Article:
Home News Gunfire knocks out power for 45,000 in targeted substation attack

Gunfire knocks out power for 45,000 in targeted substation attack

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Theresa Braine

New York Daily News

Tens of thousands of people in a North Carolina county are without power after someone shot out two substations in what authorities on Sunday deemed a criminal act.

It could take days to restore power to about 45,000 people in Moore County — nearly half of its 100,000 residents — in the wake of the outages that began around 7 p.m. Saturday, authorities said.

County officials declared a state of emergency, imposed a curfew from 9 p.m. Sunday to 5 a.m. Monday and closed schools for Monday.

Why someone pulled up and opened fire on two substations is a mystery, Moore County Sheriff Ronnie Fields said Sunday.

“No group has stepped up to acknowledge or accept that they’re the ones that done it,” Fields said. “We’re looking at all avenues.”

The Federal Bureau of Investigation is also working the case, Fields said, adding that security was being beefed up at the substations and at businesses.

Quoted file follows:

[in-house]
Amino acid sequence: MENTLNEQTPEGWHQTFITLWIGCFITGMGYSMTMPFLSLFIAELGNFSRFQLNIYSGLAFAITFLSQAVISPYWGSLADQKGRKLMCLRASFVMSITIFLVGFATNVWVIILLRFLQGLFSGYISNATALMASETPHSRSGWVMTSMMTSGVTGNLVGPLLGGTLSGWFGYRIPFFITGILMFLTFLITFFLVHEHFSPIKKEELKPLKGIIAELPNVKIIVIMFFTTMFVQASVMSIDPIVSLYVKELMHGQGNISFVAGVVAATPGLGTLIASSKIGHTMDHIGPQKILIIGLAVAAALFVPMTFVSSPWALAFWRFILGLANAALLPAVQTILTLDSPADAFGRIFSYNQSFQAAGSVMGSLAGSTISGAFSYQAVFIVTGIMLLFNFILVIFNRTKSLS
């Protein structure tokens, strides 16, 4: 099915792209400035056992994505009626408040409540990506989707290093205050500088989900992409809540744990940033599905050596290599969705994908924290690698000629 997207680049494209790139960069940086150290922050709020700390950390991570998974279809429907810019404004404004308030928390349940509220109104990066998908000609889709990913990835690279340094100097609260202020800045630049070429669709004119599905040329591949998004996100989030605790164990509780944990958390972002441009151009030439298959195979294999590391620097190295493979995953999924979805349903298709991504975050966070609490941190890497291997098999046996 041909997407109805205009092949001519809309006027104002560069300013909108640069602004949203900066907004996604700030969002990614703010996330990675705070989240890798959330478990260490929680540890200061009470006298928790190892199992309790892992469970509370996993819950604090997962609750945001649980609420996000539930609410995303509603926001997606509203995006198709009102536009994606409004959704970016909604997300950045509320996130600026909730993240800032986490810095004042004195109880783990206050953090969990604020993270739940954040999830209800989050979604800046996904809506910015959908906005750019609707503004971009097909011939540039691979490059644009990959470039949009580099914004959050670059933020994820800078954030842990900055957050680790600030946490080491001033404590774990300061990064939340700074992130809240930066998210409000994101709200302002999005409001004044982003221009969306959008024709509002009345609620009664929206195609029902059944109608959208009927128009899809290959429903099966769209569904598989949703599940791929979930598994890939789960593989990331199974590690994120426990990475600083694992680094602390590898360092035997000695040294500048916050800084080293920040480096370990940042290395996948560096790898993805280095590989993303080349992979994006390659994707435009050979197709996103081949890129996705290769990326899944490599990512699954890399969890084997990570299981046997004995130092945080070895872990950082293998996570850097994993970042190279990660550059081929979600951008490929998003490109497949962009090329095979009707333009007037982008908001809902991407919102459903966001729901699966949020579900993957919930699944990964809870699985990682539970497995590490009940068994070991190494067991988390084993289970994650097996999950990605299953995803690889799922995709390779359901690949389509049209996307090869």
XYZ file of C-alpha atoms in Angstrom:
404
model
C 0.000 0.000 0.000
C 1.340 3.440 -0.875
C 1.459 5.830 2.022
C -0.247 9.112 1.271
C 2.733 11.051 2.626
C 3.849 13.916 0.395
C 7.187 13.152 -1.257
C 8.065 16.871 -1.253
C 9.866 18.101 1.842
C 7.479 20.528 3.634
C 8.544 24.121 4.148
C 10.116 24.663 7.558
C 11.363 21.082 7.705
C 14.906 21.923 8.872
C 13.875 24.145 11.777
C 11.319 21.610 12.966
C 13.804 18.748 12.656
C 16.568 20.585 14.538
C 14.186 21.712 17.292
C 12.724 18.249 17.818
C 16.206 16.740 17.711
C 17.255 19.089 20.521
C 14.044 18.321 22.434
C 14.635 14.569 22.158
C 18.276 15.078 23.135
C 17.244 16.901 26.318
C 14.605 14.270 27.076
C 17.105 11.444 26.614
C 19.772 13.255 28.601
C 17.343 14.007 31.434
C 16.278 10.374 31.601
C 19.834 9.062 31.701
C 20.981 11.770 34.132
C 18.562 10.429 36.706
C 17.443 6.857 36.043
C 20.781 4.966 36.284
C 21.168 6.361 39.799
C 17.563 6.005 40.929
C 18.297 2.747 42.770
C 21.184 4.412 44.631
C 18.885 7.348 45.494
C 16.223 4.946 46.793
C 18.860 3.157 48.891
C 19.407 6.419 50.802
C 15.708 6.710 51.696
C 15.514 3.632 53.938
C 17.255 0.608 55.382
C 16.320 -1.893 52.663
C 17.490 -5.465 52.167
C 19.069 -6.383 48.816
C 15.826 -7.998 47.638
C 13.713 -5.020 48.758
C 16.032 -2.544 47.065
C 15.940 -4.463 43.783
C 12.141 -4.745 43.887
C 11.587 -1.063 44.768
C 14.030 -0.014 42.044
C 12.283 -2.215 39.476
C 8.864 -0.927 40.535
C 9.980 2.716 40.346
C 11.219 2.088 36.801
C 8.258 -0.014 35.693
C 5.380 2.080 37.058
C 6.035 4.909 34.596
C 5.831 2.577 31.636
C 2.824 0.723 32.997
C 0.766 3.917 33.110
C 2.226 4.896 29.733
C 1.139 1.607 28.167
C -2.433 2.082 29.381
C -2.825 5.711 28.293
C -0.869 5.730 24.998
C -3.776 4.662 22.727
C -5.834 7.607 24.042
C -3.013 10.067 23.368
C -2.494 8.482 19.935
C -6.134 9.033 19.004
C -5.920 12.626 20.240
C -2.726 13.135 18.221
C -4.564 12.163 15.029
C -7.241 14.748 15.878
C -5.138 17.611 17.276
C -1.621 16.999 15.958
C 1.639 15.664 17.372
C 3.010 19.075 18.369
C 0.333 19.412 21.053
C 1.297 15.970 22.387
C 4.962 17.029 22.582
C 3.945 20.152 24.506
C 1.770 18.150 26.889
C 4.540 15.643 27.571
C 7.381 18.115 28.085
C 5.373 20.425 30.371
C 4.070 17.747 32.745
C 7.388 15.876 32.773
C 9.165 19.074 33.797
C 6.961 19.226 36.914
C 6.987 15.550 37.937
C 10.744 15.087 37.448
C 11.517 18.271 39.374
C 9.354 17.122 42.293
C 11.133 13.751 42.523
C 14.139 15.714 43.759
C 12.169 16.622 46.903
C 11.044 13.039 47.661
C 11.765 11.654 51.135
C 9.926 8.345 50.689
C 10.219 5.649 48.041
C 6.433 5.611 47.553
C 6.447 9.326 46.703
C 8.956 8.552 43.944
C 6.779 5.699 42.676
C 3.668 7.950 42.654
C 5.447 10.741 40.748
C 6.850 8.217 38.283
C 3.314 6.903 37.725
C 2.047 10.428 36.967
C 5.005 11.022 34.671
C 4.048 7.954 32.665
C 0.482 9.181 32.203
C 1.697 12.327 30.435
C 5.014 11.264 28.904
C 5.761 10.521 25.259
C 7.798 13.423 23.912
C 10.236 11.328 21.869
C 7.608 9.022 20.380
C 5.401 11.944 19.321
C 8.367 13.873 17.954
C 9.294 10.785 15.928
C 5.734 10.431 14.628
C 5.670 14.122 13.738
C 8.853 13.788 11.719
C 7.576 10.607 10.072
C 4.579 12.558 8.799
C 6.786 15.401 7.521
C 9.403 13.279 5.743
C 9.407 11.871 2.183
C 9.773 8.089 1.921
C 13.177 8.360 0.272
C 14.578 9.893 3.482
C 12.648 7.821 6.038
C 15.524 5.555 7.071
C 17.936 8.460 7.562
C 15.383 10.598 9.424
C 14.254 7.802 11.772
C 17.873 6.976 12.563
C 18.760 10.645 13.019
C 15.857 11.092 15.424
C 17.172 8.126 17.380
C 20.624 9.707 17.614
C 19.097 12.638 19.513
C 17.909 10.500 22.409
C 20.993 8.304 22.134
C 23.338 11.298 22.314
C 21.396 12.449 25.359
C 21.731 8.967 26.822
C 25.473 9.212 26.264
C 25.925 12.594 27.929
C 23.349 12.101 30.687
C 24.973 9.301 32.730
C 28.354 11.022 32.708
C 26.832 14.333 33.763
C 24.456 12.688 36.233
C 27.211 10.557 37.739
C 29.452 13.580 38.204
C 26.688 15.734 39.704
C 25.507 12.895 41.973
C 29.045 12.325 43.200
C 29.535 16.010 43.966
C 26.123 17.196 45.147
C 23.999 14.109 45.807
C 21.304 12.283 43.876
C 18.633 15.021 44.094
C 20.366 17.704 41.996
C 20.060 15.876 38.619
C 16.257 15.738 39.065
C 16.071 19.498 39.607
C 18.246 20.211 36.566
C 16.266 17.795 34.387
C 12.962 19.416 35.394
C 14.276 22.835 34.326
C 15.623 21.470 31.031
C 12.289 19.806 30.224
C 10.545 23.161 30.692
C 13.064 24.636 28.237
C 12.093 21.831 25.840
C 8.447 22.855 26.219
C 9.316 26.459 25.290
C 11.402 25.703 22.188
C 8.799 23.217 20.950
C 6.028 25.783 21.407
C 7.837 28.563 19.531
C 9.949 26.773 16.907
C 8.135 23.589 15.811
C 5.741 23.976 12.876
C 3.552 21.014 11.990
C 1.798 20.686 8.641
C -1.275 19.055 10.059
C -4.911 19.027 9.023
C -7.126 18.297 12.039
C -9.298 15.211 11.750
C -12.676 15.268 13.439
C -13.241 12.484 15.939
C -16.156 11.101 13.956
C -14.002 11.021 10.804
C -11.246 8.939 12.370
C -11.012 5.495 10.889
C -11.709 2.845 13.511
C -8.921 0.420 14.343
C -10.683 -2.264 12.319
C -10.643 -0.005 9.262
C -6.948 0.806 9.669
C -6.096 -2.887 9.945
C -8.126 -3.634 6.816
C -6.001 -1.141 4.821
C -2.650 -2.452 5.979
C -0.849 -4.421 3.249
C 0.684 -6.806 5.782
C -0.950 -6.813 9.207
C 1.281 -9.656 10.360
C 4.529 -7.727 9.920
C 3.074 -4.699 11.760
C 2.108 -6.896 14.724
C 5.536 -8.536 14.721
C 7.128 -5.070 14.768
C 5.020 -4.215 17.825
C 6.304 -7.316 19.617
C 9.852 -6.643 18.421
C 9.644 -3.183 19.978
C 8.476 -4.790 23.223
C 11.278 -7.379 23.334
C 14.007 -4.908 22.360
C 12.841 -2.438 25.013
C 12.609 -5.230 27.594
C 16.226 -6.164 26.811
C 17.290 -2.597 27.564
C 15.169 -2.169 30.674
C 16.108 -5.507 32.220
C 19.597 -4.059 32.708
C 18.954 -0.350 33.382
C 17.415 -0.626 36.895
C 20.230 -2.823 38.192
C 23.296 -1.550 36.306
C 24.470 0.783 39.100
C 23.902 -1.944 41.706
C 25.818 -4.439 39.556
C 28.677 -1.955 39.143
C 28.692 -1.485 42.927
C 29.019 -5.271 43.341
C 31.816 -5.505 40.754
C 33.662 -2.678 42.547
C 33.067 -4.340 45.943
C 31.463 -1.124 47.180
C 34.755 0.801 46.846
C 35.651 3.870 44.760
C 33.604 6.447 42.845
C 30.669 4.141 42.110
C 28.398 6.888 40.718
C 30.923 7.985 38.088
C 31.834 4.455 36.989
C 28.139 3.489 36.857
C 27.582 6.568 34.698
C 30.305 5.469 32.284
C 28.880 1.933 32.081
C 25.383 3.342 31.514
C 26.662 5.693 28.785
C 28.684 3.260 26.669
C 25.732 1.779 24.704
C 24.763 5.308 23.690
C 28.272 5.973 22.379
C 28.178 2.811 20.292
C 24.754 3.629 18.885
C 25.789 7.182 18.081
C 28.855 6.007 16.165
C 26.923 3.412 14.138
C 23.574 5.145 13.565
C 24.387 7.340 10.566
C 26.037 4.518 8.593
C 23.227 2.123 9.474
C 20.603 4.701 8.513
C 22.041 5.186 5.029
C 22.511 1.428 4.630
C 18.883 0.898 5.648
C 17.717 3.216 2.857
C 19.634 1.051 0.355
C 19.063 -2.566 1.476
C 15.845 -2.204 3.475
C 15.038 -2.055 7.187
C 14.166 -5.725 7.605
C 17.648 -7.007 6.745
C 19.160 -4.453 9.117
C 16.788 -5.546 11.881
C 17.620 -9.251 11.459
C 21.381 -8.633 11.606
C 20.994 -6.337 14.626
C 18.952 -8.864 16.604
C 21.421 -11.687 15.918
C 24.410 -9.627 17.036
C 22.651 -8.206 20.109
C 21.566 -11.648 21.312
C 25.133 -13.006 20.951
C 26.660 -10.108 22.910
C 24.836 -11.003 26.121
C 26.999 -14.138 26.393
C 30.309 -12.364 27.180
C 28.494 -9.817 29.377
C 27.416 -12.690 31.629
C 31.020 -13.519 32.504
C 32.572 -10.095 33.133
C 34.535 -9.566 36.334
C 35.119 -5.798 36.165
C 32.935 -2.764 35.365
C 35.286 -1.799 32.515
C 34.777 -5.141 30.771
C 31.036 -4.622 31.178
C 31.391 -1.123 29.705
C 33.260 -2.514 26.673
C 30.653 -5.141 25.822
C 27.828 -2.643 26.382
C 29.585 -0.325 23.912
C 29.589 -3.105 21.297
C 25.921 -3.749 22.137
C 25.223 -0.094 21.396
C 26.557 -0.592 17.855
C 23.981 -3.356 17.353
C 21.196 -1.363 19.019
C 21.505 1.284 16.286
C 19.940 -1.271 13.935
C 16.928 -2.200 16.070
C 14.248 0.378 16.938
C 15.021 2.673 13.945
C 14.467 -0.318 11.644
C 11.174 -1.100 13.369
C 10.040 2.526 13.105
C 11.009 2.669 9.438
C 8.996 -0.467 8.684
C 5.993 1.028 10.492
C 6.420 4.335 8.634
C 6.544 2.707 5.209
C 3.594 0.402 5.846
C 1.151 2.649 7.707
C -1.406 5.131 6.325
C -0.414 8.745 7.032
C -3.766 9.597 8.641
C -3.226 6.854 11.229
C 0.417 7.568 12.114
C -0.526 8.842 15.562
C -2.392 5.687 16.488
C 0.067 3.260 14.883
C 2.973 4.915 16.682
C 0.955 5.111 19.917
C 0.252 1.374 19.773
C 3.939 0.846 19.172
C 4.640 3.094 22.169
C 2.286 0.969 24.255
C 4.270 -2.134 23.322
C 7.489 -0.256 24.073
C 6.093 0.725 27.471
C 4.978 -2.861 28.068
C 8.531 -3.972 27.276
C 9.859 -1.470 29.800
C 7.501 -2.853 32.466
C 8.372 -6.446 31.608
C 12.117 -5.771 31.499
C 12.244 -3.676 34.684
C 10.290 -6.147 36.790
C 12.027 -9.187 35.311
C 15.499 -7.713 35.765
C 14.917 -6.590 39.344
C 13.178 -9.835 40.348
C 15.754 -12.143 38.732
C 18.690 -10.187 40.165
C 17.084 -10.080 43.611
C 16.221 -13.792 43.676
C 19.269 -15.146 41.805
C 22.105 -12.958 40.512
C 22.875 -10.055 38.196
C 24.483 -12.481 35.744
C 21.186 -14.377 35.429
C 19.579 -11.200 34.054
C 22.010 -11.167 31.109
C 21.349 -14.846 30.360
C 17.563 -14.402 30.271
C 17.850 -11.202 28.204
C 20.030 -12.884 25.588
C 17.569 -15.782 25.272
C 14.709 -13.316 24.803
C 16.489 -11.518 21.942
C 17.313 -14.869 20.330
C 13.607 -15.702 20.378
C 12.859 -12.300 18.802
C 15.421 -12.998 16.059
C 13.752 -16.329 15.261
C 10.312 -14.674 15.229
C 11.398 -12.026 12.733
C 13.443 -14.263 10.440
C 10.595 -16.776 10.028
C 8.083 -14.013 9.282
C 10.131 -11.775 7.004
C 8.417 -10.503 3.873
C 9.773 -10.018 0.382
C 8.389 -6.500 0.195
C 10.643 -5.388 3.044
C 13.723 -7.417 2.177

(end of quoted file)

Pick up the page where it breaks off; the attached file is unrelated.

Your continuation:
“It was targeted,” he said. “It wasn’t random.”

Gov. Roy Cooper decried the violence of the incident.

“An attack like this on critical infrastructure is a serious, intentional crime, and I expect state and federal authorities to thoroughly investigate and bring those responsible to justice,” he tweeted Sunday.

Power company Duke Energy said crews were working 24-hour shifts to repair the damage.

“We are looking at a pretty sophisticated repair with some fairly large equipment, and so we do want citizens of the town to be prepared that this will be a multi-day restoration for most customers, extending potentially as long as Thursday,” Duke spokesman Jeff Brooks said at the news conference.

The repair process is extensive and complex, the company said, with “several large and vital pieces of equipment” damaged. That requires equipment to be tested before it’s put back online.

“Duke Energy is pursuing multiple repair paths to restore as many customers as possible, as quickly and safely as possible,” said Jason Hollifield, Duke’s general manager of emergency preparedness, in a statement.

“This is a significant local outage that is affecting nearly all customers in Moore County. While some customers will be restored sooner, most customers should be prepared for an extended outage that could last until Thursday.”

With News Wire Services

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